Syrian Pound

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Syrian Pound

The currency of Syria. It was introduced after World War I under the French Mandate. It was first pegged to the French franc, then the British pound and finally the U.S. dollar. Now, the Central Bank of Syria sets official exchange rates, but these can vary widely from the black market exchange rates. There are restrictions in place on how many pounds can leave the country at a given time. It is known as the pound in English, the livre in French, and the lira in Arabic.
References in periodicals archive ?
Today's decision is aimed at making it very difficult to make any transactions in anything other than the Syrian lira," Yazigi told AFP, adding that the goal was to "control the exchange rate".
On a hot summer morning three young men are doing a brisk business selling five Syrian lira (about 10 US cents) peeks at what is advertised on a huge banner as a "man-eating hyena.
Mohammad Jabi, also a Syrian, was kidnapped and freed in early February after paying a ransom of 1 million Syrian lira (approximately LL26 million) and some of his wife's jewelry.
In late 1992, the Syrian minister of economy, Mohammad al Imadi, indicated that the Syrian lira would become fully convertible on world currency markets by mid-1993, but the law remains in force today.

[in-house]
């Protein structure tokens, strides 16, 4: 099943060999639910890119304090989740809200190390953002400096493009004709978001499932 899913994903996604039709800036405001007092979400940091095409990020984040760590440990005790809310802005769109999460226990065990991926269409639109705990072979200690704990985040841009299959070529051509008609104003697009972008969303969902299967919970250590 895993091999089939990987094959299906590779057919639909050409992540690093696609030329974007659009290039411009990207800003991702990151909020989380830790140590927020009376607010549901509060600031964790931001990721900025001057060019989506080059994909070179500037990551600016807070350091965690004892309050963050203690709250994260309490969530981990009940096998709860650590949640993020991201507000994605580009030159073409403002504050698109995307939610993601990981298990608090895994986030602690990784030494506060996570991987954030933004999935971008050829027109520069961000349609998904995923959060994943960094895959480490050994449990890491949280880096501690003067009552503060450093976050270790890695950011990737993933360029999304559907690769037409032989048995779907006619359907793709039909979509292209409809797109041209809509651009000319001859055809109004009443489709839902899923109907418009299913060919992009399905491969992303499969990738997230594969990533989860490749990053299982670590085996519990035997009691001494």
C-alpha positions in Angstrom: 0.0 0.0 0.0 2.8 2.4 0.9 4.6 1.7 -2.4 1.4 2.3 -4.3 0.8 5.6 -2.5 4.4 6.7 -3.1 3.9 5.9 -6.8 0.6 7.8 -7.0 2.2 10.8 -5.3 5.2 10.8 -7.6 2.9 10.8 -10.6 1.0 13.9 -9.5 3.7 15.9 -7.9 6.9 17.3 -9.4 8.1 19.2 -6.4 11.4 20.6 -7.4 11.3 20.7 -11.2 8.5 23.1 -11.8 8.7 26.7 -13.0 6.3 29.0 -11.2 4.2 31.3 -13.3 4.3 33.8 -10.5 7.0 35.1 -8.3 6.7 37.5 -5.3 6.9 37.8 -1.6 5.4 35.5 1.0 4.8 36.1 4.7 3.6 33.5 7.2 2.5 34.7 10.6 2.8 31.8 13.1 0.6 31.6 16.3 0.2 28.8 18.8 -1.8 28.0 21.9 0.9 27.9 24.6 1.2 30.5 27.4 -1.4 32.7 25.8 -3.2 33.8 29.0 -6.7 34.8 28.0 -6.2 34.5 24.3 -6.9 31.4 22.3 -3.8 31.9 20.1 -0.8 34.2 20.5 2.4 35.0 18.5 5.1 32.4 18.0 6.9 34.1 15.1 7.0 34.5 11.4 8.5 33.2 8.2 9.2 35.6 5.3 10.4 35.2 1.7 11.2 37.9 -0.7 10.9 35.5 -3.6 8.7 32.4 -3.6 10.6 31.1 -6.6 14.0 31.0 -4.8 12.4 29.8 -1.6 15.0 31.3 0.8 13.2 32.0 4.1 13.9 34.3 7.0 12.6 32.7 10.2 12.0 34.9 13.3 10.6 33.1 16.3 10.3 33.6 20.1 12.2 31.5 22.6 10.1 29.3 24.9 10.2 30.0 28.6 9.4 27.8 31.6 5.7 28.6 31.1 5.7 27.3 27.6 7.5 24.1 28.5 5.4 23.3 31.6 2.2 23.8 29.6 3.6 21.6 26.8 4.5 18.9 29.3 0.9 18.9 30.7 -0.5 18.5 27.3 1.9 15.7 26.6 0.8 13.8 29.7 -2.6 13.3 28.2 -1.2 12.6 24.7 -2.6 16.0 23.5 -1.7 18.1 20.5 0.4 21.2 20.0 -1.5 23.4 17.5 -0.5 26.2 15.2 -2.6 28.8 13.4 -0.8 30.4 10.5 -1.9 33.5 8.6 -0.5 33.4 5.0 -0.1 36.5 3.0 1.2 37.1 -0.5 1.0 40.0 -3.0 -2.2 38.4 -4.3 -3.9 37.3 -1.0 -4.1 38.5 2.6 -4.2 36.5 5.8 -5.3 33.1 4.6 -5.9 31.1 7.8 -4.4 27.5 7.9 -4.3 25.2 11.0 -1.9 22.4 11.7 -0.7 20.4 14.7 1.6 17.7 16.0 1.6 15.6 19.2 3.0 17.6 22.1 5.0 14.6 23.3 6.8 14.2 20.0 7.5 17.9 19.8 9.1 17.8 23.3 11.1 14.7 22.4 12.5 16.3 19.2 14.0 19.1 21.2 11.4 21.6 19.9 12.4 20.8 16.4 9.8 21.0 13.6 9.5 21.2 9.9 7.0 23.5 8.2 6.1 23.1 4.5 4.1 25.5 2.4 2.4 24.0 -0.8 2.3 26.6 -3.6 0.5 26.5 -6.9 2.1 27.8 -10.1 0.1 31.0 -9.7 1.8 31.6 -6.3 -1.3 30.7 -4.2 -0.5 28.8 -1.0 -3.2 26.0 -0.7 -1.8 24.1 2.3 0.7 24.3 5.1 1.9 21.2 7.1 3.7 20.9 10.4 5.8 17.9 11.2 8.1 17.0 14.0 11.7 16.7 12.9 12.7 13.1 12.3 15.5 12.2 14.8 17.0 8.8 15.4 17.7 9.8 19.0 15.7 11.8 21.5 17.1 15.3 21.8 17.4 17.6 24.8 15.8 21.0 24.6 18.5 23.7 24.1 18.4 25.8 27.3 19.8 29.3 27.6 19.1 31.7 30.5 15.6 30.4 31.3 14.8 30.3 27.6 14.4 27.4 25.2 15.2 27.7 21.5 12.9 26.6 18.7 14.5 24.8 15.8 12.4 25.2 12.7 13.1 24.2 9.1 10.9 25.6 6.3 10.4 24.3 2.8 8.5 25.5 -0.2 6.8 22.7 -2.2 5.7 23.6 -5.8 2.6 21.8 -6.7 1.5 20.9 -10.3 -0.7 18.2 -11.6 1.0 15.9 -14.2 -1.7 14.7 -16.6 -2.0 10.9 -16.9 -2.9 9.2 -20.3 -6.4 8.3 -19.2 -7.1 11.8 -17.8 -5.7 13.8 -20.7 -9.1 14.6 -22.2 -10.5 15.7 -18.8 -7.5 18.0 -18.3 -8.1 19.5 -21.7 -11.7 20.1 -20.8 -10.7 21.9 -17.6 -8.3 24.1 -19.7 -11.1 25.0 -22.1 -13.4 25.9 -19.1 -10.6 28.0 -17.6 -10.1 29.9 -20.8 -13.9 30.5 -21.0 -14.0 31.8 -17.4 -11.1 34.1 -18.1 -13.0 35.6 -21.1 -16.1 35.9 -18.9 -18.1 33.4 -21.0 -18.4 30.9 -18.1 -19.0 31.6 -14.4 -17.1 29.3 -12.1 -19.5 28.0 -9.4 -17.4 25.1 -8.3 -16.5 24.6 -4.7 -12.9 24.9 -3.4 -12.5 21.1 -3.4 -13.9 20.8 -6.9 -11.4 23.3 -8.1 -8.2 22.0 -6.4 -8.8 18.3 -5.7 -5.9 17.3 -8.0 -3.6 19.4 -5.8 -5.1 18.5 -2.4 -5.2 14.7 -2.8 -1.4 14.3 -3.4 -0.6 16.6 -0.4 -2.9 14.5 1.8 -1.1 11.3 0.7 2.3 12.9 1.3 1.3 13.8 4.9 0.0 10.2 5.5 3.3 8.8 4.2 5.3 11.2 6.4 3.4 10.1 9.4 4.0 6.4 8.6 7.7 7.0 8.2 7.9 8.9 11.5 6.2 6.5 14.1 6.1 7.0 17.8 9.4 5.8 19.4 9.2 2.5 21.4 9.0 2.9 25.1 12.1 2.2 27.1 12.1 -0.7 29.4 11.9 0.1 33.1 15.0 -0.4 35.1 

The arrested militants have also confessed that they received a monthly salary of 18,000 Syrian lira to fight against the Syrian army.
However, security survey at the crime site has resulted in confiscating four explosive belts, six grenades, two 9 mm-pistols equipped with mufflers, SR60,000, 5400 Iraqi Dinars, 5000 Syrian Liras, and $1800, a number of mobile telephones, including site fixing devices, the spokesman said.
Ahmad, who also left his home in the city, opened a barber shop four months ago in Sheikh Najjar, offering a shave and a cut for 150 Syrian liras (a little under a dollar).
Ahmad, a Syrian who left his home in the city of Aleppo, opened a barber shop four months ago in Sheikh Najjar, offering a shave and a cut for 150 Syrian liras (a little under a dollar), and is now getting more than 100 clients a day.
She agreed to pay one million Syrian Liras in addition to giving up some of her jewelry in return for her husband's freedom.